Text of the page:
Continuing May’s theme of promotion for your small business, today’s topic deals with how your presentation of yourself as the owner of your business can help (or hinder) your marketing efforts. Turns out, our Head of Marketing has recently had a lot of experience on this front, so we’ll turn this one over to Rochelle:
No matter how much time and effort you spend on creating a compelling and consistent brand for your business in order to have effective marketing and promotion, there is one element many small business owners overlook: their own personal brand. I’ve been thinking about this a lot recently in my personal life. My husband and I bought a new home in September, while we’re committed to doing a lot of the work ourselves, we are currently interviewing for some of the more difficult jobs.
So over the past month, we’ve met with professionals ranging from general contractors to landscapers to plumbers. It’s been interesting to whether or not the business owners or representatives match the company elements we’ve seen online (including the company website and profiles on sites like Yelp and Angie’s List).
Some of these professionals have really “lived the brand”–the things that they tell us are consistent with what we’ve read online, and they’ve been very professional. Others have been really…surprising. One landscaping company owner came to our home with no information or marketing materials, was rather disheveled, and provided a quote that was three times the cost of other quotes we had received. While his website was beautiful and he got very strong reviews, our experience with him in person was so poor that we wouldn’t even consider the additional cost.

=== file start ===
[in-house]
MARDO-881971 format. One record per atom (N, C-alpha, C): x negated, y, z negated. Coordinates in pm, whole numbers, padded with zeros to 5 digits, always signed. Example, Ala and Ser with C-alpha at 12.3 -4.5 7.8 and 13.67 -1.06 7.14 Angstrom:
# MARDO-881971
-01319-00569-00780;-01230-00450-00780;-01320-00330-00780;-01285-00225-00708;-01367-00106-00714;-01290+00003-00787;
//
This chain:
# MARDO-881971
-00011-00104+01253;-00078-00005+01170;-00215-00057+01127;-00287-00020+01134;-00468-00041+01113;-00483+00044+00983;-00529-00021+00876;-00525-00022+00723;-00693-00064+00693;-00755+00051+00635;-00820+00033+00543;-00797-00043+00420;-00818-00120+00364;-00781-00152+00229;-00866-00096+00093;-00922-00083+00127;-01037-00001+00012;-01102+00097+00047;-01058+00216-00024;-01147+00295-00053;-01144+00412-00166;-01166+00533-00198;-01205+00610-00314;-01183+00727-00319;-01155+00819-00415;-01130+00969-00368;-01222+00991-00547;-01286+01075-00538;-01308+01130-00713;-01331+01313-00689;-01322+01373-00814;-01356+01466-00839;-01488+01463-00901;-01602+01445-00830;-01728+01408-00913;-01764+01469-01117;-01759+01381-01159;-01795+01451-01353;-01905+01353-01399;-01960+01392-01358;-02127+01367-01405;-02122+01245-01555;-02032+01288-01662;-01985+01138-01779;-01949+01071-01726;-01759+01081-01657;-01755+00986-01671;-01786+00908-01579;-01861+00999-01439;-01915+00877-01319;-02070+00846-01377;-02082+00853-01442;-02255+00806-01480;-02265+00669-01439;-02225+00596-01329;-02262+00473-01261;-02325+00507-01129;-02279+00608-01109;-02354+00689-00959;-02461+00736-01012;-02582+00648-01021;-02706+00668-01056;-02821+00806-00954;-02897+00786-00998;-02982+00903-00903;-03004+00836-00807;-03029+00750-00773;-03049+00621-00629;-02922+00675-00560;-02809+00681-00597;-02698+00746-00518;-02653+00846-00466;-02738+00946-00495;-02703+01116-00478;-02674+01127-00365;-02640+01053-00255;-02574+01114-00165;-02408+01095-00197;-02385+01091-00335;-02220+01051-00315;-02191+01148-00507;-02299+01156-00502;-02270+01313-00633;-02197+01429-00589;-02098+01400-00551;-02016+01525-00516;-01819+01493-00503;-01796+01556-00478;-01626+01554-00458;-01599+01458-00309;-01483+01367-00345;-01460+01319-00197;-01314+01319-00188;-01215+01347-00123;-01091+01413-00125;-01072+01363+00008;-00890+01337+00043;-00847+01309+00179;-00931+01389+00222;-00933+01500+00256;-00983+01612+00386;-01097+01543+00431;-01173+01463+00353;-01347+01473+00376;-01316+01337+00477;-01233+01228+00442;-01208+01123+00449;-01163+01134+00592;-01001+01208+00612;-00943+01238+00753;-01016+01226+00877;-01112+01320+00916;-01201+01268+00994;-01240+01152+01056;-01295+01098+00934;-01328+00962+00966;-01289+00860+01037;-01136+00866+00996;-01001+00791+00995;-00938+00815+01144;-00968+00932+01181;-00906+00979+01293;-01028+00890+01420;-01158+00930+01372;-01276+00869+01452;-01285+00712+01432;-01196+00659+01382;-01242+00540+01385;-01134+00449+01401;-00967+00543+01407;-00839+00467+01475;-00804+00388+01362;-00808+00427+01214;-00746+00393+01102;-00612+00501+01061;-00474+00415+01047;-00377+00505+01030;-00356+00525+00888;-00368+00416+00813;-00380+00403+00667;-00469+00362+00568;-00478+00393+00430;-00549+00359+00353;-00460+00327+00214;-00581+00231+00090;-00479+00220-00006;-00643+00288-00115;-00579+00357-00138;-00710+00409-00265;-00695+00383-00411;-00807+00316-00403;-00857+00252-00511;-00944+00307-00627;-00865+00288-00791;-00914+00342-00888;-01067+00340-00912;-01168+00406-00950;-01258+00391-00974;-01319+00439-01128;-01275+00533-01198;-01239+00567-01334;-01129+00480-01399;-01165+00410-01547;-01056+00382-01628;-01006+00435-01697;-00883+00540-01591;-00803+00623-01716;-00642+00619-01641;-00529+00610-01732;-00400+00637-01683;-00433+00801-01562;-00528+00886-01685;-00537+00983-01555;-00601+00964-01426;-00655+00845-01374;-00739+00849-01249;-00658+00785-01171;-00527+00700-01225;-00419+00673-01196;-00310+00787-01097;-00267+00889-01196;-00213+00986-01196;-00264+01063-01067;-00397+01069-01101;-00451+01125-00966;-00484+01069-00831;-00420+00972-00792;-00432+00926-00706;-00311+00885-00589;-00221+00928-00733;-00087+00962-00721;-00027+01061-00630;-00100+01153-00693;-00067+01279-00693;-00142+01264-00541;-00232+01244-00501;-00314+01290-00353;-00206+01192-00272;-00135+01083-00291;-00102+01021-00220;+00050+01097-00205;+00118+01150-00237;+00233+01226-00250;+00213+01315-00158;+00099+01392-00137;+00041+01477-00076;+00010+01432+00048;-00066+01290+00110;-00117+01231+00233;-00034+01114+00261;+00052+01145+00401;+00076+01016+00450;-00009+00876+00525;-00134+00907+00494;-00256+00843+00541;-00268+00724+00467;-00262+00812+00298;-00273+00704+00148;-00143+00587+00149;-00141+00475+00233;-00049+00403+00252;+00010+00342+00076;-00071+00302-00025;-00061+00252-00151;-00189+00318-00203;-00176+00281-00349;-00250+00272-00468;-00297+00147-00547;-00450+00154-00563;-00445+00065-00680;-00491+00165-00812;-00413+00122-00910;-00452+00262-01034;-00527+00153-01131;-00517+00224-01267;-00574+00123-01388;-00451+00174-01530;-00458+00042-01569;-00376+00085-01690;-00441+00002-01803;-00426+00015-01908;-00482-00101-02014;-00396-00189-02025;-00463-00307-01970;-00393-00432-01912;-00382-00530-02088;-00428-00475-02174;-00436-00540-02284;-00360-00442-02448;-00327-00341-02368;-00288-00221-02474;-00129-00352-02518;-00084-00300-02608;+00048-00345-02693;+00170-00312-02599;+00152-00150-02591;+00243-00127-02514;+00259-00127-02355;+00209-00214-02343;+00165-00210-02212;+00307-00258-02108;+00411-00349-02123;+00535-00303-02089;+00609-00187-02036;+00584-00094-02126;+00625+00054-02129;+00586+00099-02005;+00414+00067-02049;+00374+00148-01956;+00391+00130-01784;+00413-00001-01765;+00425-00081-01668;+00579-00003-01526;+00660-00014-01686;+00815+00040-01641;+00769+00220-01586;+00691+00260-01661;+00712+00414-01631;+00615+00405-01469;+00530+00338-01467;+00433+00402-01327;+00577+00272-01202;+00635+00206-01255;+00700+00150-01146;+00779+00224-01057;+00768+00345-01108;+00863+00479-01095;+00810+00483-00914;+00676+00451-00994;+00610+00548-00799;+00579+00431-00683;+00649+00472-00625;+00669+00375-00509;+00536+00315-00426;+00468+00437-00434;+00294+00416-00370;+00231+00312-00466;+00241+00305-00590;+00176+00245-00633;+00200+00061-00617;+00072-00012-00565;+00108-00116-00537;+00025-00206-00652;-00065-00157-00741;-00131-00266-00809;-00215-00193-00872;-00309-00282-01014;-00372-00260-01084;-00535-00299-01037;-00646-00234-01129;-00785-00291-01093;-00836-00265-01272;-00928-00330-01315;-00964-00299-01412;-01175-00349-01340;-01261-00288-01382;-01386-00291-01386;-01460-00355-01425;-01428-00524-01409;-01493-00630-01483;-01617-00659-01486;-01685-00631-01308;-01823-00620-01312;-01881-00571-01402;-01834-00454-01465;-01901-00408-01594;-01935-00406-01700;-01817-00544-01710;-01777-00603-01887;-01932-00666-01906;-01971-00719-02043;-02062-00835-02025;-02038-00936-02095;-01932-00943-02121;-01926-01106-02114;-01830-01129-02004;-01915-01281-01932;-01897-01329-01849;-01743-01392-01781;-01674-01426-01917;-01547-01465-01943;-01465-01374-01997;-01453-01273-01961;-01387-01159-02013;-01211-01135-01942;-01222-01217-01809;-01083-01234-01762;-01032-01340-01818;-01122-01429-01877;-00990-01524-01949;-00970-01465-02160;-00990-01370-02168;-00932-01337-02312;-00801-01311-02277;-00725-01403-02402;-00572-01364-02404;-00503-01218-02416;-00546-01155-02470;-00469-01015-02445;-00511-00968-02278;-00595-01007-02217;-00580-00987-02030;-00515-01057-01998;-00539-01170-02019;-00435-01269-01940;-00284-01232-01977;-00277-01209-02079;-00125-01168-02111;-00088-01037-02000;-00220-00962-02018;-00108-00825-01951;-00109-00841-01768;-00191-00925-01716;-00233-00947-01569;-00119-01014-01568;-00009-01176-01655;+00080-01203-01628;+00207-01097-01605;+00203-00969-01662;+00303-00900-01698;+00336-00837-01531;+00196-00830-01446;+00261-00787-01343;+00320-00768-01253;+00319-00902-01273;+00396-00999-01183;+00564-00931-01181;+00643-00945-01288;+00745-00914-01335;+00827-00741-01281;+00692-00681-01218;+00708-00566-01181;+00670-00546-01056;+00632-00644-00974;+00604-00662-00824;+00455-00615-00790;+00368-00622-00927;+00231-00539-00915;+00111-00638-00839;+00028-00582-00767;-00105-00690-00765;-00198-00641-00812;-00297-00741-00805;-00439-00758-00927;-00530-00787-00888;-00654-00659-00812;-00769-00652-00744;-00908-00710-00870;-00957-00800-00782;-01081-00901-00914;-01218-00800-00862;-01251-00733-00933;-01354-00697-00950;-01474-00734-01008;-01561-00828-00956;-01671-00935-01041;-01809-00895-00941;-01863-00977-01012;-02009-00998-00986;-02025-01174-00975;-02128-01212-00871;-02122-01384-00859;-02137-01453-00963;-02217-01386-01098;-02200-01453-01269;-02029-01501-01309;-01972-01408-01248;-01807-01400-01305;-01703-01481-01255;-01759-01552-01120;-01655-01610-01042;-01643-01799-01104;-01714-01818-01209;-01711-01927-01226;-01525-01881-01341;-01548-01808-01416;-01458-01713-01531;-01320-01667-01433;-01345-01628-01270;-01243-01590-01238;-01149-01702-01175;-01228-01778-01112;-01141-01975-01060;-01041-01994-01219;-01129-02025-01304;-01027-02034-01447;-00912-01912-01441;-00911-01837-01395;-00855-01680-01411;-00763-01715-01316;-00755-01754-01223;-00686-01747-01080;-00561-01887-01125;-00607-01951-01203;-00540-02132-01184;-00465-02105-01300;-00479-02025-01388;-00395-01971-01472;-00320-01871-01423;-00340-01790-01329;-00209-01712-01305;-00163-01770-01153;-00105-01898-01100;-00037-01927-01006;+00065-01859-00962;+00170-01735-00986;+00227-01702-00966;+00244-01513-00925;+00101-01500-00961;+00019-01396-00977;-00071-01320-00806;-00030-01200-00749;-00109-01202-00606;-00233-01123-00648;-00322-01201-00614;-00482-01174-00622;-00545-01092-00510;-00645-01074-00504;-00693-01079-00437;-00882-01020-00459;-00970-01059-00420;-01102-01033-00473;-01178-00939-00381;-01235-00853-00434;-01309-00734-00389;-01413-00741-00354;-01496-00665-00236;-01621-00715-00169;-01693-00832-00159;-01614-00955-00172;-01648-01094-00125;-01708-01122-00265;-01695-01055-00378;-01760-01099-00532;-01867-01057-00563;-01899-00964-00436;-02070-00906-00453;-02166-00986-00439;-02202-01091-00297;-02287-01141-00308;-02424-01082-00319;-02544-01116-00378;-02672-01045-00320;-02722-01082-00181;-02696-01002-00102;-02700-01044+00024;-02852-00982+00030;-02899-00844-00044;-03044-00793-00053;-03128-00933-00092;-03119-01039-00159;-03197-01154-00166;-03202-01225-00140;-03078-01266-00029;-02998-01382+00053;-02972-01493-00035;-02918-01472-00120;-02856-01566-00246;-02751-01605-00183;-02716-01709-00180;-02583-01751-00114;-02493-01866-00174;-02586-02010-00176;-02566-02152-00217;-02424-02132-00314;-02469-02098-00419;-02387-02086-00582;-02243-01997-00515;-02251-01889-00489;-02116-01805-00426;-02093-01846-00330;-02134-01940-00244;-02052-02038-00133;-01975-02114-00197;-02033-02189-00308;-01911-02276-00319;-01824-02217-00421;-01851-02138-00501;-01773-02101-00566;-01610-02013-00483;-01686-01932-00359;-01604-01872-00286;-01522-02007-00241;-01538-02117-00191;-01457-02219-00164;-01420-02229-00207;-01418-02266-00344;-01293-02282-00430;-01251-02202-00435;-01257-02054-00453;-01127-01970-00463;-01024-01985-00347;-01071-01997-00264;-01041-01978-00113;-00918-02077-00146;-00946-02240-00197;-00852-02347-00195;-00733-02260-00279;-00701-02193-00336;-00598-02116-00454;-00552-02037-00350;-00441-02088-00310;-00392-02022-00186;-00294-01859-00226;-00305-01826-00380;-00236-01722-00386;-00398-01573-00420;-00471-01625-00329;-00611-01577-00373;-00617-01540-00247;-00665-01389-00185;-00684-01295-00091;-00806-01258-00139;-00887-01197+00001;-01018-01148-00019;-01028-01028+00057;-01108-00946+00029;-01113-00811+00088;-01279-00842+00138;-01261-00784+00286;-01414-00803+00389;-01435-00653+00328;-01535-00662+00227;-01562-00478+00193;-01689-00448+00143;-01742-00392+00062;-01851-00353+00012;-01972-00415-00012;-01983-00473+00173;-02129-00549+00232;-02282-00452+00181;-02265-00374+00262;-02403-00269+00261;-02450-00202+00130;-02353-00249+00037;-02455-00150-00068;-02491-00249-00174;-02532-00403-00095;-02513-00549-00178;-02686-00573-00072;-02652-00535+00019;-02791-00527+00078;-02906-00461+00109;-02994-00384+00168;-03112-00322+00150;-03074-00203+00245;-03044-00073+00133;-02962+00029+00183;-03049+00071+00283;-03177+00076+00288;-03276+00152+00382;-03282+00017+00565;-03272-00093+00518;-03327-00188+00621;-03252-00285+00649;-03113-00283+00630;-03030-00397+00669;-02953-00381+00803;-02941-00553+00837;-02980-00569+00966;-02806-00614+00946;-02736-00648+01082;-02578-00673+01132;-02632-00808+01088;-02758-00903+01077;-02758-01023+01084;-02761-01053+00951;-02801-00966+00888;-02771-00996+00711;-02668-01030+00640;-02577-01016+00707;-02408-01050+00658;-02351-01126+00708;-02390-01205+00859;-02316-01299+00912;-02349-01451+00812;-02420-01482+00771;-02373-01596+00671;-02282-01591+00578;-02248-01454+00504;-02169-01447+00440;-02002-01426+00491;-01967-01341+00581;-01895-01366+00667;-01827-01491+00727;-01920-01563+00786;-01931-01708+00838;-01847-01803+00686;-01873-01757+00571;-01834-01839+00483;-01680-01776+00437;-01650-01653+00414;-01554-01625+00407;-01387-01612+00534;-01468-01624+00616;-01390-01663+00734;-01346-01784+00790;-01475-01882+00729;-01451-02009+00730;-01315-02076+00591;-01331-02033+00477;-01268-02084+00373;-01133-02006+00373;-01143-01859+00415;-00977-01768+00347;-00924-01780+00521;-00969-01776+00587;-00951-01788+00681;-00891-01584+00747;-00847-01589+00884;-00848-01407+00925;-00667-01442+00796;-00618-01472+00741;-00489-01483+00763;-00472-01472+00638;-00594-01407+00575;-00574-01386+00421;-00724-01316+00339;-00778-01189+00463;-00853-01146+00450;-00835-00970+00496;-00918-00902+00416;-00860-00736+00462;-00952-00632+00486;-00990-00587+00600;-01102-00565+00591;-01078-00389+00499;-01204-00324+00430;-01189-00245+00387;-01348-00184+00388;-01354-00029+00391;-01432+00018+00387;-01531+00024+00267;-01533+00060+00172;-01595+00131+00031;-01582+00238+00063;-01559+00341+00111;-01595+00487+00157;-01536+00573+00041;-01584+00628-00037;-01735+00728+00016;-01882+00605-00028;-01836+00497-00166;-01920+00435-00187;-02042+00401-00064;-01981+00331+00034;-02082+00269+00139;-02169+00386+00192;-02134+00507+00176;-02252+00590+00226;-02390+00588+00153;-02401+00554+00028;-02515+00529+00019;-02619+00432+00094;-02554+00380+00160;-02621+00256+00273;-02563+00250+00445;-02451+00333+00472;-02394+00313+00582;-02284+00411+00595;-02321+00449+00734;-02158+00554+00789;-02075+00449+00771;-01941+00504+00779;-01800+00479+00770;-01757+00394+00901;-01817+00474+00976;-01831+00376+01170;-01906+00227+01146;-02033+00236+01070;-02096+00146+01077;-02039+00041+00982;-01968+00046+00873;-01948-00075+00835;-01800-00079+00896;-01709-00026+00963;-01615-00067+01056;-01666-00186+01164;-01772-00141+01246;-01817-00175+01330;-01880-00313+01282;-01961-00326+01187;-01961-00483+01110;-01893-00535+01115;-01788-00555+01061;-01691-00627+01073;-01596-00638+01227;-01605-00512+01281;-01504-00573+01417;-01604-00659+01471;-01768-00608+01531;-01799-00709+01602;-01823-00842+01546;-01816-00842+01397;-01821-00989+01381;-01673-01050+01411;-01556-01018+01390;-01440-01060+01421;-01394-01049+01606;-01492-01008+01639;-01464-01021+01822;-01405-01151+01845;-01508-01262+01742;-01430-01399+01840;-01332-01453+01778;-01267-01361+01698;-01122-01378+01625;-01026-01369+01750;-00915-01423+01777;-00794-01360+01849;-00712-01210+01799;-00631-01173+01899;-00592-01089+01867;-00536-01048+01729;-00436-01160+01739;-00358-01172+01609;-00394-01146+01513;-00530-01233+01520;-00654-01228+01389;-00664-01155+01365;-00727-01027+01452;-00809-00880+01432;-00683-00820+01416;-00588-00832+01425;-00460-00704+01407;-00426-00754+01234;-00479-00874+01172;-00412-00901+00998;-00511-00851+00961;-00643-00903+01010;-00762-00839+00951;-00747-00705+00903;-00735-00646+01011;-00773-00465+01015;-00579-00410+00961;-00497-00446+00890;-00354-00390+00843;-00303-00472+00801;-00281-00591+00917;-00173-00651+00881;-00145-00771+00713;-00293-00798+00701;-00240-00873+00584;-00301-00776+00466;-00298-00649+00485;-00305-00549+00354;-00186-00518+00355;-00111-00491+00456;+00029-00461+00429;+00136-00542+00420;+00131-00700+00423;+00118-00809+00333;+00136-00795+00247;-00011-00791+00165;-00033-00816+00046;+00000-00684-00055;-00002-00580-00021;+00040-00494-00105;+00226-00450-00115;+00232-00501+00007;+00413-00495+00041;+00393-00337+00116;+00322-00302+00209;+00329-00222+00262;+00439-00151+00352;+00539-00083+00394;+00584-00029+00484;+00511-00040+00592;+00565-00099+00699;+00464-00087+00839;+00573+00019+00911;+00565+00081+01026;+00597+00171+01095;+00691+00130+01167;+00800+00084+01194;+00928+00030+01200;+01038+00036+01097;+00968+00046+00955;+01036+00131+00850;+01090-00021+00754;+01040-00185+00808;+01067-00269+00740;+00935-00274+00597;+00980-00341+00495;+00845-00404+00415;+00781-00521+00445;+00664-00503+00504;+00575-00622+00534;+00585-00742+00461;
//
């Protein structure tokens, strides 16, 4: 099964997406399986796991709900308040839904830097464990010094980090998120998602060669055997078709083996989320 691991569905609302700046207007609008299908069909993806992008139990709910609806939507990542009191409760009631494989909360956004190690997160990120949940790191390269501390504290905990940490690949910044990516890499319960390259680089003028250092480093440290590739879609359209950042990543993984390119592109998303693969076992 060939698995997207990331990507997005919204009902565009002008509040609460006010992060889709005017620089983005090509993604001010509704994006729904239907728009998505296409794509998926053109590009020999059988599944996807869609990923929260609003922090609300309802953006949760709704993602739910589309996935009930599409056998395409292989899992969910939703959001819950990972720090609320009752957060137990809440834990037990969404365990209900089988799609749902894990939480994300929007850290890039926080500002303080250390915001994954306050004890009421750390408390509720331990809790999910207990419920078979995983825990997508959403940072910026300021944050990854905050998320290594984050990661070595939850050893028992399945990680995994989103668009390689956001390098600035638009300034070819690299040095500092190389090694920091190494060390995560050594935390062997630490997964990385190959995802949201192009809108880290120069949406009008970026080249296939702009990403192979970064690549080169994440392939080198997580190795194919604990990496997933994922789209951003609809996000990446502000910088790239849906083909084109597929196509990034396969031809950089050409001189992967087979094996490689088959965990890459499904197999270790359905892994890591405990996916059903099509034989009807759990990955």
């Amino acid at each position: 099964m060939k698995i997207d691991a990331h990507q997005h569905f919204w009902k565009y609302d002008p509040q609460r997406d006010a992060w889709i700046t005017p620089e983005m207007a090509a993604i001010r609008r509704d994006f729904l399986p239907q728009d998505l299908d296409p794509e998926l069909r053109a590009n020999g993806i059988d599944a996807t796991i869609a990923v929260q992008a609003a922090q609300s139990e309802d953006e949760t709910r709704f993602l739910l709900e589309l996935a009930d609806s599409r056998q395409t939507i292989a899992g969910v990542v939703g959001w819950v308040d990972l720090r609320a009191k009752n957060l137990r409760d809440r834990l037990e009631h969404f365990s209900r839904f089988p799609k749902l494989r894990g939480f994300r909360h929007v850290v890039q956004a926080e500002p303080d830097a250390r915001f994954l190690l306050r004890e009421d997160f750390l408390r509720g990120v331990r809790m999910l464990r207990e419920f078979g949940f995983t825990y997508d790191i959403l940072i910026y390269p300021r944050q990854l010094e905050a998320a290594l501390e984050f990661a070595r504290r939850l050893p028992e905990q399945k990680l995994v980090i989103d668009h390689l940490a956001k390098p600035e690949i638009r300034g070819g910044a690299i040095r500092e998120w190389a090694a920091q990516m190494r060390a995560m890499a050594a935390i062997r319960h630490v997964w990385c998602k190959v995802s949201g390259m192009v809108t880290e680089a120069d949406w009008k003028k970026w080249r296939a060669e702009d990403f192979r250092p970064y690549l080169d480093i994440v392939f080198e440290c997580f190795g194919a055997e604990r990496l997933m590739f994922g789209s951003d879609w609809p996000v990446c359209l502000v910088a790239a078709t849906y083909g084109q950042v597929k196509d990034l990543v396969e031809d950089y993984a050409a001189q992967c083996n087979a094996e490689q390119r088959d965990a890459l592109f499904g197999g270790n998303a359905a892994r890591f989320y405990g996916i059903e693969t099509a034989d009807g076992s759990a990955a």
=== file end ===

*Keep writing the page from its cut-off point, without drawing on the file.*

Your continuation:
In so many ways, you are “the cover” of your business, and like it or not, people will judge your business on your own presentation. And as a small business owner you may run into potential customers and partners at any time, making it even more important to “live your brand” at all times. While it might be additional work in the beginning, the dividends will pay off in the long term. Some simple things you can do:
– Keep business cards and branded note cards handy for chance meetings.
– Craft your customizable “elevator pitch”. Anything that feels too practiced is inauthentic, but try to have a few key takeaways that you can work into a conversation organically that will really resonate. Examples: “we’ve transformed over 40 homes in this neighborhood by refreshing the colors” or “we’re so proud to have been rated the top Tex Mexican restaurant in the area for the past 3 years.”
– Always follow up on promising conversations, either personally or through social channels like LinkedIn. Customize your communication by referencing things you discussed, and request next steps that don’t require a lot of work from the person you’re contacting.
About the Author: Rochelle Sanchirico is Head of Marketing at Webs, where she oversees all marketing, analytics, and customer support operations.